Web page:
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Article: Shaking the Tree

Shaking the Tree

Judging by the political campaign of 2004, you would think that fear had just recently arrived in our country. Some point to September 11, 2001 as its awakening. The ongoing war in Iraq weighs on us in philosophical and emotional ways; and for others, with friends and relatives directly involved, in very tangible ways. A listing of traumatic forces at play these days would seem endless. What does Chinese philosophy offer to help handle fear? Courage, dear ones, actually, quite a bit.

A false sense of control is often at the root of fear.  Concern over how things might turn out if we were to loosen our grip on the steering wheel is a cultural norm.  This appears to be true in spiritual matters as well where lately control seems to take precedence over love.  

Fear implies that we are too weak to be okay with what the world has in store for us. We know that good results don't necessarily follow from the well-thought-out strategy or long-range business plan.  Often the best effects spring out of allowing things to develop.  If we are nourished properly, in the Oriental medical sense, we will have less need to strategize and control. And, at least in theory, our lives and all the outcomes associated with our lives would be better, not worse.

We are constantly riding the line between initiating and receiving, controlling and flowing with the tide.  The Oriental medical perspective is that we get sick and overly stressed when we stray too far in either direction. It is our premise that, in general, we tend to over control.  During the winter holiday season, as you reflect, see if there is room to add a heavy dose of compassion for yourself and others. No one has a monopoly on weakness or stress.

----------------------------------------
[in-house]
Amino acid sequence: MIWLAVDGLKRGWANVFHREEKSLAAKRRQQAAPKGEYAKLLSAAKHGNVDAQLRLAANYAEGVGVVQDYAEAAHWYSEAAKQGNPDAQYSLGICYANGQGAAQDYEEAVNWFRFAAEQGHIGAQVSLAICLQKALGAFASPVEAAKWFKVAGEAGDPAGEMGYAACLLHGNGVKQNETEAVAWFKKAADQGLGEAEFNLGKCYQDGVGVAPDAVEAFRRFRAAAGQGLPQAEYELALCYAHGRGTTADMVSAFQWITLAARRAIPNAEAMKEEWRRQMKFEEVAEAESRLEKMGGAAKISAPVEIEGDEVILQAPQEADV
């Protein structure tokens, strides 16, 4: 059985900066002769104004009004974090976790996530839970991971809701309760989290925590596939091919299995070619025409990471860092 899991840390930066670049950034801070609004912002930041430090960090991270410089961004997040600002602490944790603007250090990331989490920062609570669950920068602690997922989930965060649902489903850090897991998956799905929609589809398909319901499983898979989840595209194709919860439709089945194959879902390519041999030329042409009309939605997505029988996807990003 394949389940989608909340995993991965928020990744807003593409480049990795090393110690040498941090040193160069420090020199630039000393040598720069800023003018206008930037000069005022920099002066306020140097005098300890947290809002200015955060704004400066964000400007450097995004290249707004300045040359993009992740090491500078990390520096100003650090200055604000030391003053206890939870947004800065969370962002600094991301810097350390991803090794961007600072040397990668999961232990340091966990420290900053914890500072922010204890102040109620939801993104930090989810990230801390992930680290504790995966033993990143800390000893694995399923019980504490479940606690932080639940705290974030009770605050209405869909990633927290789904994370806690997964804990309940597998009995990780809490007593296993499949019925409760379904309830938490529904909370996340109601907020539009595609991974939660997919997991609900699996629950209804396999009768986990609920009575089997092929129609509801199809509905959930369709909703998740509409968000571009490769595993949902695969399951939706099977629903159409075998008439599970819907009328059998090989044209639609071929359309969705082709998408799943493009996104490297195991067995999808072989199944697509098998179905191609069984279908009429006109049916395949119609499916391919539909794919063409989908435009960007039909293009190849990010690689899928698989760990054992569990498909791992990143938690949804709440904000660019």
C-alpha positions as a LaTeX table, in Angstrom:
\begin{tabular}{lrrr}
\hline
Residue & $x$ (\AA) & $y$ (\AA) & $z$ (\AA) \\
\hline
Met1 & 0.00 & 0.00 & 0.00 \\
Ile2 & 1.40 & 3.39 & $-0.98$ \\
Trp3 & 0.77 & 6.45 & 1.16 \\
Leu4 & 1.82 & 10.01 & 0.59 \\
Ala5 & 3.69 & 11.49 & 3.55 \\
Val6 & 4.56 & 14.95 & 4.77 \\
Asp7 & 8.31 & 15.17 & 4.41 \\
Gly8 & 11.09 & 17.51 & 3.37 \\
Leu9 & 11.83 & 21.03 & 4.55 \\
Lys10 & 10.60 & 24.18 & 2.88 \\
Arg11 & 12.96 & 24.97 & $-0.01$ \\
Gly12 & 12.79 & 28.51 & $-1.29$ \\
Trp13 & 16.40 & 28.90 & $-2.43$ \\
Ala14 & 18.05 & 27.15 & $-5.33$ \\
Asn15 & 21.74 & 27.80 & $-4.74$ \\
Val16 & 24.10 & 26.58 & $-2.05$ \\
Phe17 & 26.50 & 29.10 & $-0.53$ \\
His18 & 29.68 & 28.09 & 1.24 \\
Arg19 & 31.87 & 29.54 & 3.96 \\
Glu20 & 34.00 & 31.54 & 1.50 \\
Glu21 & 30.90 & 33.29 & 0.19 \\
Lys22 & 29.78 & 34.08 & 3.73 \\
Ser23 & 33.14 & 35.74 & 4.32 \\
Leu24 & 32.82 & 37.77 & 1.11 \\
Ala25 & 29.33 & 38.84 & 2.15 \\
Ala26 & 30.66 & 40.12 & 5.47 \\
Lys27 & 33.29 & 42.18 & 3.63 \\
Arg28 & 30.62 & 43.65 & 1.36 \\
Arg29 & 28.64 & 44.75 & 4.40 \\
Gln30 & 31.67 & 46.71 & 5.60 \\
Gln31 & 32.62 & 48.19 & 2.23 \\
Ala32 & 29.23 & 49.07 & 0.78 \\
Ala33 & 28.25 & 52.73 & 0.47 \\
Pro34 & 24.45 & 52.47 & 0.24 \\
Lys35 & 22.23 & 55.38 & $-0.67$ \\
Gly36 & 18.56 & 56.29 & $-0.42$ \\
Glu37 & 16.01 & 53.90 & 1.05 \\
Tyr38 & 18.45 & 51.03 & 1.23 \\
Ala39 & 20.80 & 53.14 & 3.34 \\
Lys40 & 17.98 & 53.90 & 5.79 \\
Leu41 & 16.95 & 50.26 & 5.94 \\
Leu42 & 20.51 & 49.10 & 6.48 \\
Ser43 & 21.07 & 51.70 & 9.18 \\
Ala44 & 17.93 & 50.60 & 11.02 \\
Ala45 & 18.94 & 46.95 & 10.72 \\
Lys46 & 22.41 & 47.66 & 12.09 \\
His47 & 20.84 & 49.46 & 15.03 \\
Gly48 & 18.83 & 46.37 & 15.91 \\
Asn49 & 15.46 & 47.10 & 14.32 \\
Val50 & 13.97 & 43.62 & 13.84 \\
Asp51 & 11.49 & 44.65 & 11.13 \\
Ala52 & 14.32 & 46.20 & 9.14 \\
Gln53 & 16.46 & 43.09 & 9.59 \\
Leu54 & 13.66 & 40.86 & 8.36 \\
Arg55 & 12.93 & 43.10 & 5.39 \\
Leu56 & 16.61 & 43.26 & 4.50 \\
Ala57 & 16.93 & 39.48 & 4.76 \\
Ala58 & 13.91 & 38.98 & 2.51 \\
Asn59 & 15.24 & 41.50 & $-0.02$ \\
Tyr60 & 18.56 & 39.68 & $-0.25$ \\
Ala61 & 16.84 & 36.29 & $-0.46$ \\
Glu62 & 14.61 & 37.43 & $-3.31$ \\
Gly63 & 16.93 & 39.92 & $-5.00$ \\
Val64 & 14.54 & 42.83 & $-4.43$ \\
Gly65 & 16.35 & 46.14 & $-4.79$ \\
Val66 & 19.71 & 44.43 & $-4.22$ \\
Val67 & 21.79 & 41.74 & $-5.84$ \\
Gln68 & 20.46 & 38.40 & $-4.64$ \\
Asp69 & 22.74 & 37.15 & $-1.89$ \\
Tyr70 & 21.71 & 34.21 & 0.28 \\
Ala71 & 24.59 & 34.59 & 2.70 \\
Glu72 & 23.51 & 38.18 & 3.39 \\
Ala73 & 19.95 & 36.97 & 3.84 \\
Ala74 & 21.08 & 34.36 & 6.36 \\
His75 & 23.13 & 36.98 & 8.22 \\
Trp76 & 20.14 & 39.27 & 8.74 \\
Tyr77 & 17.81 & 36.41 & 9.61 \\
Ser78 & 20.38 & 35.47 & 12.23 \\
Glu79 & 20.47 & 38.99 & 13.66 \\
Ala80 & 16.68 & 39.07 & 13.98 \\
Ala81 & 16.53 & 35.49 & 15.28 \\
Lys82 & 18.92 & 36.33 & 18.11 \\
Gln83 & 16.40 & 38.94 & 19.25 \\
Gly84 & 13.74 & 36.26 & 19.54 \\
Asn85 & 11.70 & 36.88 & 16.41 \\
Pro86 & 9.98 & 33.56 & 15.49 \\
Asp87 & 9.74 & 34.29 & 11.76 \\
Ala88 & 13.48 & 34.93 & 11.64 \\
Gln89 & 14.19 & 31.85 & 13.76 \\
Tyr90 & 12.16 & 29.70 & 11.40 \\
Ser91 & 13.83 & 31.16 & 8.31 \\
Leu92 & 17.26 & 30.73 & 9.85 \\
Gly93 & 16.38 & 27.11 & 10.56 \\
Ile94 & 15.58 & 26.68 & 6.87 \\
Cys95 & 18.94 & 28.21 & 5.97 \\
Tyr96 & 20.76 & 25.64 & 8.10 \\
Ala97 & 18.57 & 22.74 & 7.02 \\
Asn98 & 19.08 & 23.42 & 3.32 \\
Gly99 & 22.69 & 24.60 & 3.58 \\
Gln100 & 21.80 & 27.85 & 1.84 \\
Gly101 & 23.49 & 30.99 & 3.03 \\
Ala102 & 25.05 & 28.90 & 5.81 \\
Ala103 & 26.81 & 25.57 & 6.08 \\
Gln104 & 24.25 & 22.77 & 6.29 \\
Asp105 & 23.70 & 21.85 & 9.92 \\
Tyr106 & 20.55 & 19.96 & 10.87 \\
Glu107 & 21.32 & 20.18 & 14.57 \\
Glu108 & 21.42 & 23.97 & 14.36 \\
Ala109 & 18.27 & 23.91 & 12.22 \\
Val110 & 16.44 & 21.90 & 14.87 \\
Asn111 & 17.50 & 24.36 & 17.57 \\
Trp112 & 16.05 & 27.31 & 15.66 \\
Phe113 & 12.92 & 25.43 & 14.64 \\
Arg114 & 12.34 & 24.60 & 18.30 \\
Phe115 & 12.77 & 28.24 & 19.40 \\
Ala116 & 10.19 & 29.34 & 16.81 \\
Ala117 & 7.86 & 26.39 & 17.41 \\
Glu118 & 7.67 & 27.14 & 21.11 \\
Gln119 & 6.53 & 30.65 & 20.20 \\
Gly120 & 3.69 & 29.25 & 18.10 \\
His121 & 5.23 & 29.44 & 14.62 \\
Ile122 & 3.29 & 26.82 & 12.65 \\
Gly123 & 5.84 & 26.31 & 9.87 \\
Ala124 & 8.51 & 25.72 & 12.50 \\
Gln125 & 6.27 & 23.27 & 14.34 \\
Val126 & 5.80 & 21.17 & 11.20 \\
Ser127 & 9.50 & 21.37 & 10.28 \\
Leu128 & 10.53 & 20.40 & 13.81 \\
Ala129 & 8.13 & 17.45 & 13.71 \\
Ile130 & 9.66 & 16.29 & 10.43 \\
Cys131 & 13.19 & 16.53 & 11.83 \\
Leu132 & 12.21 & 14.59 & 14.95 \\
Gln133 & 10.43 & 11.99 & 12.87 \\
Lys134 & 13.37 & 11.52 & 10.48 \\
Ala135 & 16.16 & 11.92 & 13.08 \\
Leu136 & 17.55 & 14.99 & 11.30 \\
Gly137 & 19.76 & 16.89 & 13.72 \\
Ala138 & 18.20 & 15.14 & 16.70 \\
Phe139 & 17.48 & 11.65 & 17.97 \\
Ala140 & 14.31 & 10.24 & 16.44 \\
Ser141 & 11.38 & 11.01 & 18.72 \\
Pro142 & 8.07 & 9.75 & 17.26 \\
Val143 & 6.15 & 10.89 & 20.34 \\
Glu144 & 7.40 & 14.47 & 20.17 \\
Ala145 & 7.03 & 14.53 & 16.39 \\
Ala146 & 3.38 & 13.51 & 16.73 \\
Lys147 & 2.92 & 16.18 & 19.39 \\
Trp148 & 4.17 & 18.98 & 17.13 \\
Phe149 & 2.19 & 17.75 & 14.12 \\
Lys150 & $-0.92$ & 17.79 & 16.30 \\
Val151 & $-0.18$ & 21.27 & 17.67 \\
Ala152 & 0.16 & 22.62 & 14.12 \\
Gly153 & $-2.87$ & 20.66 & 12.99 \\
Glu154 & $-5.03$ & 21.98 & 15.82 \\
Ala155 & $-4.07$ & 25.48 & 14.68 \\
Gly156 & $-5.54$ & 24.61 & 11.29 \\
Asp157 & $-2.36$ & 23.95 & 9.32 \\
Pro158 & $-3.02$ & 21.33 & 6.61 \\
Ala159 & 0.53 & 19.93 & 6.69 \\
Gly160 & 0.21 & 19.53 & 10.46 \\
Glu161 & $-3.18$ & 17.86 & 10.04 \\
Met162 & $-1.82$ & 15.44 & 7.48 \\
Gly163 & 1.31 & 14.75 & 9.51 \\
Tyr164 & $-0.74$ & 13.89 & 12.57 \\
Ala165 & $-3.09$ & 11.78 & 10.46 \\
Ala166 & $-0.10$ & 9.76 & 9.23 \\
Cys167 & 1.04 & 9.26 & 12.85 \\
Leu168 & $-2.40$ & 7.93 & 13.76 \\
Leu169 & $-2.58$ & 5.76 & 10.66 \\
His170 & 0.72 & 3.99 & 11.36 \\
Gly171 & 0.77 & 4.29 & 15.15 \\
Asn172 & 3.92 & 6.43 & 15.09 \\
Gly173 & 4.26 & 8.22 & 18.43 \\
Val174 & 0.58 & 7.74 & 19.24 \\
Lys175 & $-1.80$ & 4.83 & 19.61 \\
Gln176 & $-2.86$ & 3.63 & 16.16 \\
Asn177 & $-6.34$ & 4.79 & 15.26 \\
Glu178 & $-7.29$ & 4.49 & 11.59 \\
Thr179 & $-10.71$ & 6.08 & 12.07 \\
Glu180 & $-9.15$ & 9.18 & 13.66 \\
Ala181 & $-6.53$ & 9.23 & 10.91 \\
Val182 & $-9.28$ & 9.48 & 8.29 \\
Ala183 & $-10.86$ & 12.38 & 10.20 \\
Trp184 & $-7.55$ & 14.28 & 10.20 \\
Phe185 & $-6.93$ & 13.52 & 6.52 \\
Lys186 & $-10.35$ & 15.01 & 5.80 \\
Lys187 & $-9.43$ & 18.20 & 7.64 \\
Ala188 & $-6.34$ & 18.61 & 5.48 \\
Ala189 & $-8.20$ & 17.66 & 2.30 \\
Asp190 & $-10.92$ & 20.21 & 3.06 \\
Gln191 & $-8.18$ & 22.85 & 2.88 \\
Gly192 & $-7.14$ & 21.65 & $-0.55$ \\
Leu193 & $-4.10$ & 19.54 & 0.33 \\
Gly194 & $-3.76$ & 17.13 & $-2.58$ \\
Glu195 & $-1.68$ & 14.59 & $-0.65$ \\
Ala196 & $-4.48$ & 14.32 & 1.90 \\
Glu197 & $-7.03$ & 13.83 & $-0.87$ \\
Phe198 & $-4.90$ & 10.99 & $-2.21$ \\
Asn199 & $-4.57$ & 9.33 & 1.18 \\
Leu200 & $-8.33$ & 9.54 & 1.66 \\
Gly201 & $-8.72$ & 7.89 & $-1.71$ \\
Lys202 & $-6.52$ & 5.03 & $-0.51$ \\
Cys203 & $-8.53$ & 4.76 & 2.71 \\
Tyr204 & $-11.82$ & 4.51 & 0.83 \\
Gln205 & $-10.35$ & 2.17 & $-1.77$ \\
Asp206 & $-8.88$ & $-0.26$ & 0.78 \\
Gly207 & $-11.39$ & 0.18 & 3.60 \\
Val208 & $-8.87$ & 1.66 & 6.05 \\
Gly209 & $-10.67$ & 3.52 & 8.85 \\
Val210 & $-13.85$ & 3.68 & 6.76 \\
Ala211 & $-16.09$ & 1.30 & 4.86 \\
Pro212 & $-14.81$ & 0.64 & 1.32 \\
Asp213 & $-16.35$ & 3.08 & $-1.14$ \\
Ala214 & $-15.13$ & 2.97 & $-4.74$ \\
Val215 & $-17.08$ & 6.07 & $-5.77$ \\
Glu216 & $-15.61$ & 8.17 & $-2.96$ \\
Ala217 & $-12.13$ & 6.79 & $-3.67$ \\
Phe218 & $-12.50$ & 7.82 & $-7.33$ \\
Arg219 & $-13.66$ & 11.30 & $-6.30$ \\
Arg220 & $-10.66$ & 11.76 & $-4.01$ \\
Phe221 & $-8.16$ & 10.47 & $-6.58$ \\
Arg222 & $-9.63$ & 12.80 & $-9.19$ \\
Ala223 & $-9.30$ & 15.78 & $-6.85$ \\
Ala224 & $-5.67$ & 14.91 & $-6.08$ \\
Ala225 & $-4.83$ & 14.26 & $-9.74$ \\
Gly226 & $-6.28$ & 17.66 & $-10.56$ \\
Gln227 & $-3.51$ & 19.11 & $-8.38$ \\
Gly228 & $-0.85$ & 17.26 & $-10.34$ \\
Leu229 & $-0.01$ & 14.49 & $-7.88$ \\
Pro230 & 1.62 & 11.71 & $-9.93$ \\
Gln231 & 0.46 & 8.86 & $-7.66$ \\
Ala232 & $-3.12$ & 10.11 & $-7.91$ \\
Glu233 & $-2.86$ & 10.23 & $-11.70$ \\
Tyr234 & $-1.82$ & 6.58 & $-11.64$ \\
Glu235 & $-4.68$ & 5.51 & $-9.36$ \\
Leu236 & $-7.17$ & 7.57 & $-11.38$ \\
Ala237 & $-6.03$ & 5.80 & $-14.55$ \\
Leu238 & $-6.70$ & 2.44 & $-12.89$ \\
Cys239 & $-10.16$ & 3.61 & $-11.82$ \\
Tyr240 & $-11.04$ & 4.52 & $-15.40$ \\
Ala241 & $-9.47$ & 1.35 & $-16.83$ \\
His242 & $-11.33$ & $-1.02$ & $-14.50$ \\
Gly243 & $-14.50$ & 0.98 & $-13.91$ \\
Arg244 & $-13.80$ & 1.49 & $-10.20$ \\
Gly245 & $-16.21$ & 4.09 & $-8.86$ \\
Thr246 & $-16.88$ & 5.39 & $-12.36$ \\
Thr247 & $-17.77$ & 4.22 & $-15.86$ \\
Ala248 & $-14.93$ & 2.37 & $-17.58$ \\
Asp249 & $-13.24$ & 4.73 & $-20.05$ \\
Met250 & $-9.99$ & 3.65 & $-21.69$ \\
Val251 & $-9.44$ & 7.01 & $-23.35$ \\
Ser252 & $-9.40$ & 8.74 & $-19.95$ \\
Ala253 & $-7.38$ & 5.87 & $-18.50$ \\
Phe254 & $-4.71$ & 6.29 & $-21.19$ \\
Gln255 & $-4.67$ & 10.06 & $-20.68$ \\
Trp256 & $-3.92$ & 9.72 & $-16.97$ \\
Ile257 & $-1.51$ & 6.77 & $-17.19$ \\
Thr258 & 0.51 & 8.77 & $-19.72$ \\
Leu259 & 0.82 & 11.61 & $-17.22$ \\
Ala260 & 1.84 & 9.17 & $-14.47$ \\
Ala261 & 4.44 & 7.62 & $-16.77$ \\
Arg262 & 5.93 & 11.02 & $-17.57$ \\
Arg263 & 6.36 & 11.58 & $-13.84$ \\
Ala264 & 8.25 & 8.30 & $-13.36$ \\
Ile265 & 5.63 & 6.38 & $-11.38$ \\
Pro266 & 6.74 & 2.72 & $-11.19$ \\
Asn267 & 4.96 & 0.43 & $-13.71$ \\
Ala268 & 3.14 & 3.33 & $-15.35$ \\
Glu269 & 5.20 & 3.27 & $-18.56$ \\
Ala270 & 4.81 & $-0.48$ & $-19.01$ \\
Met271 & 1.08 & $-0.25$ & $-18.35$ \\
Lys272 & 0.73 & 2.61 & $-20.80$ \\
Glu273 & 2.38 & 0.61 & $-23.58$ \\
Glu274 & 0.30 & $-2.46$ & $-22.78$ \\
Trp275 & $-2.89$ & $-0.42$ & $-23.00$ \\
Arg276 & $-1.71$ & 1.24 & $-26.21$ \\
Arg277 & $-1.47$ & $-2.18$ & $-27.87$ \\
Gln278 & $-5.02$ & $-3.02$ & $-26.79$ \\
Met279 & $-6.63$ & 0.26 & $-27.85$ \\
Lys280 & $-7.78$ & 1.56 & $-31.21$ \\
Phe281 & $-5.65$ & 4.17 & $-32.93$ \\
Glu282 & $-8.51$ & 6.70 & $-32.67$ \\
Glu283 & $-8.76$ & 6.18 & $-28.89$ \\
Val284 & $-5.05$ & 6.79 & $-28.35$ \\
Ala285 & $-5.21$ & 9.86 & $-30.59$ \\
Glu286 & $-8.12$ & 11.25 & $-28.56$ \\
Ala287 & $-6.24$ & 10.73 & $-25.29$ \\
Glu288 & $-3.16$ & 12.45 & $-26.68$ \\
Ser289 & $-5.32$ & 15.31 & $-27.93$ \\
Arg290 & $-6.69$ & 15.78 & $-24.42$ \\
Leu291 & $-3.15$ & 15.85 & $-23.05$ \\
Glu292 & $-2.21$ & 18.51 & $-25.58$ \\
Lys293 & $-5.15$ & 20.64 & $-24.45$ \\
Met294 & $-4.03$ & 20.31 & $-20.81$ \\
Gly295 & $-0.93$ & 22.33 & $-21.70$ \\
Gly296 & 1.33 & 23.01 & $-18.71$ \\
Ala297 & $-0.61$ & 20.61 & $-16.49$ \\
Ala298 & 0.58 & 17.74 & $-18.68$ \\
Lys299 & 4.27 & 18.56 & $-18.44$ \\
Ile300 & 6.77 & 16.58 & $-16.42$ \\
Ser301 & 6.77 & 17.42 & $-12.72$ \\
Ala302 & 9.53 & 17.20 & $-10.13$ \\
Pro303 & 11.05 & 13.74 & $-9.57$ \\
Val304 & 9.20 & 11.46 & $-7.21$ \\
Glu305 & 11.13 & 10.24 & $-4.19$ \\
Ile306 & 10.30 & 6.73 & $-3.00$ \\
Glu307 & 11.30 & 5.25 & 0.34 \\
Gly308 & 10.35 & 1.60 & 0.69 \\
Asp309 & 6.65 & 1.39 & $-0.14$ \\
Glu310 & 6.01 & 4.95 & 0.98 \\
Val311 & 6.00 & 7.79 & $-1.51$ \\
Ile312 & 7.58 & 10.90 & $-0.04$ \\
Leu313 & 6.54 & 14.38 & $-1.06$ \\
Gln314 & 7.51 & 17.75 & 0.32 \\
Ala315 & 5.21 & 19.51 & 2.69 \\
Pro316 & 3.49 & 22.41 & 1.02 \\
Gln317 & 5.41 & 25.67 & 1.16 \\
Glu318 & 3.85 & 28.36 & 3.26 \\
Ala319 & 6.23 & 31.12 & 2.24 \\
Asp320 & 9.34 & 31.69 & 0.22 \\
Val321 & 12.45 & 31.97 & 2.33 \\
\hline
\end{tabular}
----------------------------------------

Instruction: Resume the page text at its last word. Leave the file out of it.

We have talked before of the importance of Root. Just like with a tree, if the roots are shaky, the entire system will suffer. The image of a stress disorder is something like “ . . . if the roots of the tree are weak, then the leaves and branches are more likely to sway dangerously and shake in the wind."  Lack of nourishment leads to vacuous Blood. It’s the fuel in the tank if you will. As a result of moving ahead into the unknown and taking that ever-present leap of faith, we might recoil in the fear of not succeeding. We are hiding and cowering in the darkness both literally and figuratively. Somehow knowing that about another person and maintaining our own nourishment allows us to give in a more compassionate way to all creatures on our orbiting globe.

Overcoming fear in our lives may not be so much about confronting it in a forceful way.  Strong Root will allow us to participate with the inevitable changes that are out of our control and constantly offered up by our outside environment.  This strength that often comes from adversity can also be useful in approaching those things that we need to change to further positive and lasting growth.

With compassion for all and gratitude to our troops, we wish you: Peace on Earth.

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